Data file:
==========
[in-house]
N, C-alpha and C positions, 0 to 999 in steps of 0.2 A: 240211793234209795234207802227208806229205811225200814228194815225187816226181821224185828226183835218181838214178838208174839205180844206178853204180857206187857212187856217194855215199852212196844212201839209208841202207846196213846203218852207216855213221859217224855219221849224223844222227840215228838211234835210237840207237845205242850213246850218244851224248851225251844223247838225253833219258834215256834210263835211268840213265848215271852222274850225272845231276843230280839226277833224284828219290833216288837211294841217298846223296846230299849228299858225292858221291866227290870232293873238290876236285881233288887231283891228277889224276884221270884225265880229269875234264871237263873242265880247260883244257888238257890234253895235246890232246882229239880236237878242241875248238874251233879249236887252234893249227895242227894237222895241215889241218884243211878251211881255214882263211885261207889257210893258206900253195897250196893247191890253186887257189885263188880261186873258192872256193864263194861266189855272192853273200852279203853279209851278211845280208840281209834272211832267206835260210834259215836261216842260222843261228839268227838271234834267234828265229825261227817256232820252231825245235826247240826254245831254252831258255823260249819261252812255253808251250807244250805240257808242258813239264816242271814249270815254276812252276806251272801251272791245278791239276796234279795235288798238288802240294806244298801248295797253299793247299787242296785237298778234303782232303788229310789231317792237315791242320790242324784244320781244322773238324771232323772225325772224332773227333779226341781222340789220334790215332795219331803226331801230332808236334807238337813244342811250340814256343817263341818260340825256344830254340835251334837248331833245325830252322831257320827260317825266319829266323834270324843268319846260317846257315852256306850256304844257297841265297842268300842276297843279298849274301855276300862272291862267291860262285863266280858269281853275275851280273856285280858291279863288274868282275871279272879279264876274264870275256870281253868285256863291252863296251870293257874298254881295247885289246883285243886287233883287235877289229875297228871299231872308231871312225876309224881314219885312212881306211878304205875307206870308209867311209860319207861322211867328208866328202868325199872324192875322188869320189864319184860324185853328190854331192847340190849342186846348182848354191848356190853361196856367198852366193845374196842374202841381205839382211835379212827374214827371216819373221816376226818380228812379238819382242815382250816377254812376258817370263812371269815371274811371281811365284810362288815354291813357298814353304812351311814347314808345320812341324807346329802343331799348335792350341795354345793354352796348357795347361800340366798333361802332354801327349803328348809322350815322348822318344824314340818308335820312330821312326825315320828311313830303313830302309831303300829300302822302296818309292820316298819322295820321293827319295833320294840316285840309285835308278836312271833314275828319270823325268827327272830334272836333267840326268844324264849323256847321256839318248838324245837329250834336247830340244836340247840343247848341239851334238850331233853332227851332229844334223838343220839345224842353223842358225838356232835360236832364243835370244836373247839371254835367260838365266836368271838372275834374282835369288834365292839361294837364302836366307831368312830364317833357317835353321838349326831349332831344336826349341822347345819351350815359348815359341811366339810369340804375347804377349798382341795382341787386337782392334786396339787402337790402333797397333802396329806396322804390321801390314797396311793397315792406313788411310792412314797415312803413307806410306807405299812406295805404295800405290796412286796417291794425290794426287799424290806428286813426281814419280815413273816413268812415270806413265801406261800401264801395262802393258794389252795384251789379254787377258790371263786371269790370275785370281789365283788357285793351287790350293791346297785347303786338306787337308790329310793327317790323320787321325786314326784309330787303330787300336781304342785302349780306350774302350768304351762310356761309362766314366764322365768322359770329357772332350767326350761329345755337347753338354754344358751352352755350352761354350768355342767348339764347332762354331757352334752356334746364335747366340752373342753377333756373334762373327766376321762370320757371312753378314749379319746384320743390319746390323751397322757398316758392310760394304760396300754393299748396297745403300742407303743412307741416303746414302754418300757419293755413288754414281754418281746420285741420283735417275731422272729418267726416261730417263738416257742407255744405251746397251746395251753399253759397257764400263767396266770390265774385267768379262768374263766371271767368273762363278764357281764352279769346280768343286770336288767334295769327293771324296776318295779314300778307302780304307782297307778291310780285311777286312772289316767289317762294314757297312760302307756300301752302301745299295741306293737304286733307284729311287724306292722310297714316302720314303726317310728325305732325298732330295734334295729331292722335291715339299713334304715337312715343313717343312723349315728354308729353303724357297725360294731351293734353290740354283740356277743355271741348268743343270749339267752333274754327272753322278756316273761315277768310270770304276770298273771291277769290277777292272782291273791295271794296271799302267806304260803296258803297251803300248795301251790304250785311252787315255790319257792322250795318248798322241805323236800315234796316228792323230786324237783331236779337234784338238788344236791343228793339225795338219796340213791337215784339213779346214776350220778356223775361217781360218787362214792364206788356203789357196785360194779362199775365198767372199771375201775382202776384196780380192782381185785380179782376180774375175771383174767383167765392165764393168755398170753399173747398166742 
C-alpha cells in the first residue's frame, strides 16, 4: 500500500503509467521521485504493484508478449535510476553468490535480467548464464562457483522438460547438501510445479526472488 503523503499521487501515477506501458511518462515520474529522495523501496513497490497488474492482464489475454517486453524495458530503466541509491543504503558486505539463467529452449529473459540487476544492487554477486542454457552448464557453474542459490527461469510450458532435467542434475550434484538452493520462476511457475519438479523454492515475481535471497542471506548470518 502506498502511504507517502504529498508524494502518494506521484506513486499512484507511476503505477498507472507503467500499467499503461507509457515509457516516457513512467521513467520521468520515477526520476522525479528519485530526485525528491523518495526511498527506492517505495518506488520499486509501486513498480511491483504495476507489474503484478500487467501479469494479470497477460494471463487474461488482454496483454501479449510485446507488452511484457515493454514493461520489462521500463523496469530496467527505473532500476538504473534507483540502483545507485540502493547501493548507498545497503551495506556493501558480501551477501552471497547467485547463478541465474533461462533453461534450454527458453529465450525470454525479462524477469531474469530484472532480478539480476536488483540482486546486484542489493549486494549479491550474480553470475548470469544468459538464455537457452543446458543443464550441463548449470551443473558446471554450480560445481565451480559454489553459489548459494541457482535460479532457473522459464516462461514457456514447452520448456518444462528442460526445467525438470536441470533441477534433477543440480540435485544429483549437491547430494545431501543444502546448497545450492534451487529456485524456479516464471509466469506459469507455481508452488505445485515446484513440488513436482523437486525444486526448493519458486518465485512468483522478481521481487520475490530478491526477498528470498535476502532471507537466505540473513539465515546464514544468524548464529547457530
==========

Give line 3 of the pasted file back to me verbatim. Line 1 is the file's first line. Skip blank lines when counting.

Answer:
C-alpha cells in the first residue's frame, strides 16, 4: 500500500503509467521521485504493484508478449535510476553468490535480467548464464562457483522438460547438501510445479526472488 503523503499521487501515477506501458511518462515520474529522495523501496513497490497488474492482464489475454517486453524495458530503466541509491543504503558486505539463467529452449529473459540487476544492487554477486542454457552448464557453474542459490527461469510450458532435467542434475550434484538452493520462476511457475519438479523454492515475481535471497542471506548470518 502506498502511504507517502504529498508524494502518494506521484506513486499512484507511476503505477498507472507503467500499467499503461507509457515509457516516457513512467521513467520521468520515477526520476522525479528519485530526485525528491523518495526511498527506492517505495518506488520499486509501486513498480511491483504495476507489474503484478500487467501479469494479470497477460494471463487474461488482454496483454501479449510485446507488452511484457515493454514493461520489462521500463523496469530496467527505473532500476538504473534507483540502483545507485540502493547501493548507498545497503551495506556493501558480501551477501552471497547467485547463478541465474533461462533453461534450454527458453529465450525470454525479462524477469531474469530484472532480478539480476536488483540482486546486484542489493549486494549479491550474480553470475548470469544468459538464455537457452543446458543443464550441463548449470551443473558446471554450480560445481565451480559454489553459489548459494541457482535460479532457473522459464516462461514457456514447452520448456518444462528442460526445467525438470536441470533441477534433477543440480540435485544429483549437491547430494545431501543444502546448497545450492534451487529456485524456479516464471509466469506459469507455481508452488505445485515446484513440488513436482523437486525444486526448493519458486518465485512468483522478481521481487520475490530478491526477498528470498535476502532471507537466505540473513539465515546464514544468524548464529547457530